Veterans reflect on military experiences
FOLLANSBEE – Instead of its usual joint Veterans Day service with the Ohio Valley Veterans Memorial Squad, the Follansbee American Legion Post opted to hold a free luncheon for area veterans.
The occasion drew veterans from various eras who were asked to reflect on their experiences in the military and the meaning of Veterans Day. Their stories revealed the dangers faced by service members in times of war and peace.
Seated at the post’s bar, George Tisik of Follansbee showed photos taken of himself at age 18 while serving in the Army in the South Pacific during World War II to fellow veteran Charles Cline.
Tisik said he was working on an assembly line for Wheeling Steel, producing shells for the war effort, when he was drafted near the war’s end. He said the situation following the war was strange, with Japanese civilians hired to work at his base but troops hearing there were enemy soldiers hiding in the jungles of Guam during one of several stops made during their 12-hour flight home to the U.S.
Tisik said his brother, Mike, was serving in the Air Force in 1950 when a plane carrying him and more than 40 other servicemen vanished while flying over the Yukon in Northwestern Canada.
Tisik’s great-nephew, Paul Vilga, is using a Facebook page, slugged Operation Mike, in an effort to petition the government to re-open a search for the aircraft.
Cline stood out among visitors to the post because it’s been a Veterans Day tradition in recent years for him to don the Army uniform he wore while serving in the Korean War.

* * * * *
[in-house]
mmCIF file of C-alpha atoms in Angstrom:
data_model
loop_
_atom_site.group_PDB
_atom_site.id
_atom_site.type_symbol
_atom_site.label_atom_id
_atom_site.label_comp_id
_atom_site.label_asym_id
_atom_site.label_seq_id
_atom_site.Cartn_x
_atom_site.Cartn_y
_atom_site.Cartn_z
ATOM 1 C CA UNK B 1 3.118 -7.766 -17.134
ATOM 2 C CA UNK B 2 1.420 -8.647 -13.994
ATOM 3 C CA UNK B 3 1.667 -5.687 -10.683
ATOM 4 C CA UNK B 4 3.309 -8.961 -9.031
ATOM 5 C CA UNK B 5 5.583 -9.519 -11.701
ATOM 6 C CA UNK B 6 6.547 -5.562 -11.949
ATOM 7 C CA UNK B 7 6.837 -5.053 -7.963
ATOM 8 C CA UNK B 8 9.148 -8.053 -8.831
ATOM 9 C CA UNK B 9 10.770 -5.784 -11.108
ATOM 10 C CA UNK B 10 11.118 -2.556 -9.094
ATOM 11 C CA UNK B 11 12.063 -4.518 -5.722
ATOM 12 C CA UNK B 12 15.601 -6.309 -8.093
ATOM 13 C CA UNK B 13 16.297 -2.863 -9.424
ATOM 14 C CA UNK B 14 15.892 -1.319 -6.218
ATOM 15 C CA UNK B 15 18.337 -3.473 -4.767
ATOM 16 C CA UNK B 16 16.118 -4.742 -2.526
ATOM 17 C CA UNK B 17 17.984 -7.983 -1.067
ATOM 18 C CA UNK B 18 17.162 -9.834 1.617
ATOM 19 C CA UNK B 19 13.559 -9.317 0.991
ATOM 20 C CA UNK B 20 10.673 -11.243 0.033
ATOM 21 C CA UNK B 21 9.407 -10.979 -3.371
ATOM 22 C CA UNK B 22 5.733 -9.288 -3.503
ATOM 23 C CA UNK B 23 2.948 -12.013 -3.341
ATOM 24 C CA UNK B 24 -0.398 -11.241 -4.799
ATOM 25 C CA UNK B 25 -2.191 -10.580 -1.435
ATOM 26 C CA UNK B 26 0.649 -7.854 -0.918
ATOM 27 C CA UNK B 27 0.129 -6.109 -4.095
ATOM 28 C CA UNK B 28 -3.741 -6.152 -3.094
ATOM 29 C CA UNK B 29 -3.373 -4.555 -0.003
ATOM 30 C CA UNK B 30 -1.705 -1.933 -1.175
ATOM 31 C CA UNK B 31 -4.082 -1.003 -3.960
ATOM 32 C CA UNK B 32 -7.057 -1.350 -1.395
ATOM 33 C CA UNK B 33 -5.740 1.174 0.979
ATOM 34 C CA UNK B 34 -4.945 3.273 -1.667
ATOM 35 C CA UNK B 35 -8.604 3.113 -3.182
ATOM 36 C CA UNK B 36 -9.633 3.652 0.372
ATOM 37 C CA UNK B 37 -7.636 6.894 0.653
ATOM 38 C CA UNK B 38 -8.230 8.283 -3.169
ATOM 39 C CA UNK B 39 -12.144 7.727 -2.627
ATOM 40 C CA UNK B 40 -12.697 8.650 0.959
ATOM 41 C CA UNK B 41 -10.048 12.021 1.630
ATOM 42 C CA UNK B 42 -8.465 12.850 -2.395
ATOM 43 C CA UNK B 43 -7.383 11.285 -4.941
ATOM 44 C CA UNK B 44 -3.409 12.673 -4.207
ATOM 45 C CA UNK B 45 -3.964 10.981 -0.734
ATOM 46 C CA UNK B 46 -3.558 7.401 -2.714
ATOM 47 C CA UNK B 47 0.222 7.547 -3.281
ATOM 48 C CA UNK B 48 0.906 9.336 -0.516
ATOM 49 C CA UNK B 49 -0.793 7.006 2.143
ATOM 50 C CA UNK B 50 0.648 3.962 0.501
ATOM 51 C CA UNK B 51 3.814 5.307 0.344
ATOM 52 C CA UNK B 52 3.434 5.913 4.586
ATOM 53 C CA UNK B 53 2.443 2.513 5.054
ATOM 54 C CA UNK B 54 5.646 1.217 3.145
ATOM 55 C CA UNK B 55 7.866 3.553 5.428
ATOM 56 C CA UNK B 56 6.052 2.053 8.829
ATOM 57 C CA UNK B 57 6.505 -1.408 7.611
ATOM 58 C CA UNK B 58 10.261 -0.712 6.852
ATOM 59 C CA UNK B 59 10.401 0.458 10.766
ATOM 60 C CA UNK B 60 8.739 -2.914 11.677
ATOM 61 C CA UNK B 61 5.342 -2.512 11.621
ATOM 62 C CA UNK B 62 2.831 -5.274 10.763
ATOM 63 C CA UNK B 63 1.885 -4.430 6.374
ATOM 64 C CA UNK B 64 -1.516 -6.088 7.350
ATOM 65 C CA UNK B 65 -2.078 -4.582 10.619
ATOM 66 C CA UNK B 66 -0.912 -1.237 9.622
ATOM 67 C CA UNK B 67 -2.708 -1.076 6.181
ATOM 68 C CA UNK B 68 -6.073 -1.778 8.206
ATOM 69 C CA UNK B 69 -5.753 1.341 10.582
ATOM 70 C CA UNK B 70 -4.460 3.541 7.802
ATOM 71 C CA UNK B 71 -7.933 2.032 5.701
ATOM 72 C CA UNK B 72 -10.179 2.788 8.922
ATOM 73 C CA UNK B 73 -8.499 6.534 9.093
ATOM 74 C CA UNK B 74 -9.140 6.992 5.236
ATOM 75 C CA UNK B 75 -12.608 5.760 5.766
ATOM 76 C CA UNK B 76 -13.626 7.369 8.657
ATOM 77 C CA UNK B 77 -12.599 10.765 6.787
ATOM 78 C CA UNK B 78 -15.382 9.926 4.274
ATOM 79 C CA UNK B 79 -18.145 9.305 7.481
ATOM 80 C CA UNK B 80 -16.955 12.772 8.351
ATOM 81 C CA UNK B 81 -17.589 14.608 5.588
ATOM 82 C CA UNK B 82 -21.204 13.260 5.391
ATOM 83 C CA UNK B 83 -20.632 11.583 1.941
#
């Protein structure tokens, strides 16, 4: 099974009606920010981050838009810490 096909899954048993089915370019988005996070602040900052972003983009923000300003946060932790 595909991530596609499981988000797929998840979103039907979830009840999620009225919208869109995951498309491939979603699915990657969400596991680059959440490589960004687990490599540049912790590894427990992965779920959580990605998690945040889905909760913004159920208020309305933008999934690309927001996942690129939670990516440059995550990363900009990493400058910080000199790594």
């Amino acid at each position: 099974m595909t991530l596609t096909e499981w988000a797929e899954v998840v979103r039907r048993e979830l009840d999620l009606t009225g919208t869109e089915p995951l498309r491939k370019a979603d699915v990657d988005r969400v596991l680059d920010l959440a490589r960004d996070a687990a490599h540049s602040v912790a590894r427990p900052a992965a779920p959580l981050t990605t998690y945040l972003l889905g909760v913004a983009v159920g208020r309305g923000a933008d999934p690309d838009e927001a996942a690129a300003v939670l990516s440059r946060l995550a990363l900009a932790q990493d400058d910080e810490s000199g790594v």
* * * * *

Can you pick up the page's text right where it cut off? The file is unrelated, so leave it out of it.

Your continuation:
He said one of the things he remembers most about his experience is the extreme cold.
“We went from Okinawa, where it was 100 degrees, to Korea, where it was 35 to 75 degrees below 0,” Cline said. He said soldiers would bundle up in blankets close to each other to stay warm and many suffered from frostbite.
Cline admitted he lied about his age – it was 16 – when he enlisted. Asked why he enlisted, he said he probably wanted to be like his father, a World War I veteran, and two older brothers, who had served in World War II.
Doug Lilly, commander of the Ohio Valley Veterans Memorial Squad, described training as a member of the Army’s Airborne Division at Fort Bragg, North Carolina.
Lilly said as paratroopers exit a plane, they feel strong gusts of air emanating from the plane’s propeller, a phenomena they call “prop blast.”
He compared it to a driver traveling at 55 miles per hour and throwing a cigarette out the window. The paratrooper is the cigarette, he said.
Lilly said on a particularly overcast night, one in which his military supervisors normally would cancel a jump, he and others found themselves landing into and colliding with trees. He said he was fortunate to have been unharmed.
“A lot of guys got hurt that night, but I didn’t – not a scratch,” Lilly said.
Post Commander Bill Haught, a Navy veteran, said the post has been frequented by veterans who have served in various eras. His own father, William D. Haught, was among five brothers who served in the military.
A World War II veteran, his father spoke of landing in Normandy as part of the Allied invasion of Nazi-occupied Europe.
“My dad didn’t tell me a lot about it, but he told me he was lucky. By the time he got off the LST (landing ship tank), he was walking on bodies and the water was red.”
John Cox of Weirton, an Army Vietnam War veteran, said he was attending college in 1971 when he received a letter from the U.S. president advising him he had been drafted. The war’s casualties were well known, and friends told him he shouldn’t go, he said.
“I didn’t necessarily want to go but when it came right down to it, I didn’t want to leave the country or go to jail,” Cox said.
He said he was fortunate in some ways, because the fighting had been heavier earlier.
“If I had been there right out of high school, in 1967, ’68 or ’69, I probably wouldn’t be here,” Cox said.
He said his military service gives him an appreciation for those serving now. While some question whether U.S. troops should be deployed to some areas of the world, he respects them for their service regardless, he said.
“This country has a lot of faults, but it’s still the greatest country on earth, and we have to do what we must to defend it and preserve our freedom,” Cox said.
(Scott can be contacted at email@example.com)